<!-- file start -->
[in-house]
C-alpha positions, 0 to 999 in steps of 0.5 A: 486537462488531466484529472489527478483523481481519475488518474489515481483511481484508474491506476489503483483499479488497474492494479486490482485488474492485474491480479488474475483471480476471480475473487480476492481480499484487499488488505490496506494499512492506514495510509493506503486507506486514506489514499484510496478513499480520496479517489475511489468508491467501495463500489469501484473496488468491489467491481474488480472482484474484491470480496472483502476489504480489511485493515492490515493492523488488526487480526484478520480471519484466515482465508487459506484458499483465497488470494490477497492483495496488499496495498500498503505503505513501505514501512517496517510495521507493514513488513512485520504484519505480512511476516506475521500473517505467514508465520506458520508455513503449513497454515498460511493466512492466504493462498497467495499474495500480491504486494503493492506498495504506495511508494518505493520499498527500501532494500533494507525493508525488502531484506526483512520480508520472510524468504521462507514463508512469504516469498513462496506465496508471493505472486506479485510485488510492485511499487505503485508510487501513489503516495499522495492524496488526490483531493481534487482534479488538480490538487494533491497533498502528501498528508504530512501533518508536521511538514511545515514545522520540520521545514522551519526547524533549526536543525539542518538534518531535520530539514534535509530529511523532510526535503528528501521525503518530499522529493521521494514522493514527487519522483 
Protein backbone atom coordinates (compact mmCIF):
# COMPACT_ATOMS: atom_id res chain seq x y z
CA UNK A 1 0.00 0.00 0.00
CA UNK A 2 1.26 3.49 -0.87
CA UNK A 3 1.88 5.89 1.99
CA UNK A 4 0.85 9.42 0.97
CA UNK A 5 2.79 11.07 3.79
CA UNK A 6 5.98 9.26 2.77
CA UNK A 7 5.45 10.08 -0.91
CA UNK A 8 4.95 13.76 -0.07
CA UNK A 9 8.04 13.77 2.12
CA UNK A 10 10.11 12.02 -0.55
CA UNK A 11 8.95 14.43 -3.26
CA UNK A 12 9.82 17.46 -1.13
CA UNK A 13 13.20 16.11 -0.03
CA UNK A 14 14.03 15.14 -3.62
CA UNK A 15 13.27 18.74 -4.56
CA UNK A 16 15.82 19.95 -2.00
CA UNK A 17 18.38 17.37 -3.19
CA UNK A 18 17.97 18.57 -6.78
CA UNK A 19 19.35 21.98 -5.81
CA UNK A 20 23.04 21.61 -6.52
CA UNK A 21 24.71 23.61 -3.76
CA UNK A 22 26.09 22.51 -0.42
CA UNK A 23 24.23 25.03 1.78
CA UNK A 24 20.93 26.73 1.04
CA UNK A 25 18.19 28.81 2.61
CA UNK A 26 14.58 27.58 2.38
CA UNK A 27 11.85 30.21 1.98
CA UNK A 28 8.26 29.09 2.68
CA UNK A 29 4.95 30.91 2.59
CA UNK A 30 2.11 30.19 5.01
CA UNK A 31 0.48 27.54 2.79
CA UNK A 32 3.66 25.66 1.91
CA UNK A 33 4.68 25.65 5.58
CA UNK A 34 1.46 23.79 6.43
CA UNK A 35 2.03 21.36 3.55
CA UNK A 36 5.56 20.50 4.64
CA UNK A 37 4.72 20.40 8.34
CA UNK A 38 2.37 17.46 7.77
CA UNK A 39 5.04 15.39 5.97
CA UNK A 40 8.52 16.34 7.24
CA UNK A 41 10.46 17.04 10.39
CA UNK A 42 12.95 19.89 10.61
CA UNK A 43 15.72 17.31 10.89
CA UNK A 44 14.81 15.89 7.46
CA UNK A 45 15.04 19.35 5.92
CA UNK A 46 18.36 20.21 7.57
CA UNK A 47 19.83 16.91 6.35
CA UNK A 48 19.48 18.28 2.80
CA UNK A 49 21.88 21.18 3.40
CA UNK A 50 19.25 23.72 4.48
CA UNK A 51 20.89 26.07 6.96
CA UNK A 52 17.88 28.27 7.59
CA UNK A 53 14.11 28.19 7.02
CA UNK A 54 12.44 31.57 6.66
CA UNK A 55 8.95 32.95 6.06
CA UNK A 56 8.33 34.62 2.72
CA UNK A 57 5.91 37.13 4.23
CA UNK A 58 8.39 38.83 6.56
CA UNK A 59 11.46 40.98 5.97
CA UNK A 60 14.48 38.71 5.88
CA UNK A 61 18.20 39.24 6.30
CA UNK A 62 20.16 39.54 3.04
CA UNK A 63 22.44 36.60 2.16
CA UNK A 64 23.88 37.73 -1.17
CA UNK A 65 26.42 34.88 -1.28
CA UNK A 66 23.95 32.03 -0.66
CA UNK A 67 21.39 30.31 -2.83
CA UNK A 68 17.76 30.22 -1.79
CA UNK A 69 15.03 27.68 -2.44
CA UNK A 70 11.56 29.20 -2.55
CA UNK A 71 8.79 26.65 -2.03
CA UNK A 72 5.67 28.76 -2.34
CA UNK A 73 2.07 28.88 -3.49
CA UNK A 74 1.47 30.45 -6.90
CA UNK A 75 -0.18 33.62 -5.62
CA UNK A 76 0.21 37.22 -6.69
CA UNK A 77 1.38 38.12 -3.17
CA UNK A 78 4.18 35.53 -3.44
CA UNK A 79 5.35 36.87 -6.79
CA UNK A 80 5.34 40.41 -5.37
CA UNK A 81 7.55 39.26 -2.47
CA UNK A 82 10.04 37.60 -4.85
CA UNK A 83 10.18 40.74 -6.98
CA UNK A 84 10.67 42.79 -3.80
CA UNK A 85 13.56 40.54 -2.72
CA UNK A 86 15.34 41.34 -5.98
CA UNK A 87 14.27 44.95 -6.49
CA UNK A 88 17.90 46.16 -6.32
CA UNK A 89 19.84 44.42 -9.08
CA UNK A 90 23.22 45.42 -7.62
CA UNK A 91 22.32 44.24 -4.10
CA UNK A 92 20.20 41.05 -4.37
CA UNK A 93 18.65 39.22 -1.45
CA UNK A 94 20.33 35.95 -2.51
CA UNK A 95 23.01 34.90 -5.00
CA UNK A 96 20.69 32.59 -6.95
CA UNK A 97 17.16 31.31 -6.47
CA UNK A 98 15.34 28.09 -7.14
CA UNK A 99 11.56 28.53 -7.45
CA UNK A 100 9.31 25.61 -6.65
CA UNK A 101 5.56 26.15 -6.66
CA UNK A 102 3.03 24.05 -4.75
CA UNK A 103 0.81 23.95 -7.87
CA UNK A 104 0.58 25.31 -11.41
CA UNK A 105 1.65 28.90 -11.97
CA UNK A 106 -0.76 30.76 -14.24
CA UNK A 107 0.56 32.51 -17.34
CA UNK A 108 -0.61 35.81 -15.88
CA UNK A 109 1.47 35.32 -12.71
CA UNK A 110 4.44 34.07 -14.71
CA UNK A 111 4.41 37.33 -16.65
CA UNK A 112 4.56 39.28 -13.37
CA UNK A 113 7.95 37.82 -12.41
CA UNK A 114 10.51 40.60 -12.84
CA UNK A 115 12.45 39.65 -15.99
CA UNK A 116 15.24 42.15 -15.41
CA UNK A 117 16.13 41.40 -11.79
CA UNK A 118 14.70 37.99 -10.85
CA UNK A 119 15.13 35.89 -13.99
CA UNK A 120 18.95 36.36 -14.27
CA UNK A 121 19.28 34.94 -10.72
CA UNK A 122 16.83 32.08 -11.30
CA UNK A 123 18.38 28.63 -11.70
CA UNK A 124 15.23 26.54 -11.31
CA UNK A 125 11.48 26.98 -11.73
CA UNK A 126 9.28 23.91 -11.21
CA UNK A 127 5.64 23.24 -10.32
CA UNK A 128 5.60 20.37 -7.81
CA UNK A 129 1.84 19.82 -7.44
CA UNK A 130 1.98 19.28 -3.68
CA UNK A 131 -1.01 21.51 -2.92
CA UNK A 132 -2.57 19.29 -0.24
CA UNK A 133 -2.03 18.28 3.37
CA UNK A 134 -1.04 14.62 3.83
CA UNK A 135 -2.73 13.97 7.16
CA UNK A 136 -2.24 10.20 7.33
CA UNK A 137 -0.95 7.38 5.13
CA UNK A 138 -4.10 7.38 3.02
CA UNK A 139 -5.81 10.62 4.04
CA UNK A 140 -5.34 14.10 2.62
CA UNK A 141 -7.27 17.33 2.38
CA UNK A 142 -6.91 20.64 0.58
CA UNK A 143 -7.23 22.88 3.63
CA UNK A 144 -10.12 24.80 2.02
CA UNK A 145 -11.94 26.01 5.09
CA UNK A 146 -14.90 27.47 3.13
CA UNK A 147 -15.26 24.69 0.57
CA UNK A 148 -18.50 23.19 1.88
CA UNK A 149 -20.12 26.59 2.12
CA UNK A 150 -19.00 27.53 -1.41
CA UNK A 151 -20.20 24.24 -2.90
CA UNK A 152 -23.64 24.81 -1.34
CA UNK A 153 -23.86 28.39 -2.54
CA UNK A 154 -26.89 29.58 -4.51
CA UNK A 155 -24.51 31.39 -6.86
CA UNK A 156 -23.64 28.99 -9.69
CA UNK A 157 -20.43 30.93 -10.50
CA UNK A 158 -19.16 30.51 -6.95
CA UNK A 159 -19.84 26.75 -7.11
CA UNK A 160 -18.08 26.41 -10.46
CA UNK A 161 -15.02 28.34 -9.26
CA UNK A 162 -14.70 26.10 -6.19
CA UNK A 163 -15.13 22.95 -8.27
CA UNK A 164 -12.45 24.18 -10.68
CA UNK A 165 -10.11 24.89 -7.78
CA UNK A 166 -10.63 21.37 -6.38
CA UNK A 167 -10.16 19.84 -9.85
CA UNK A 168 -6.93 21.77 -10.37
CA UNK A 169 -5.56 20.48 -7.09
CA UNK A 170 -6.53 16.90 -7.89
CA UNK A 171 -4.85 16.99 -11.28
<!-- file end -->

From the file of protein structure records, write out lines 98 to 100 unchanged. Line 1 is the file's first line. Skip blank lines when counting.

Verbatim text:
CA UNK A 94 20.33 35.95 -2.51
CA UNK A 95 23.01 34.90 -5.00
CA UNK A 96 20.69 32.59 -6.95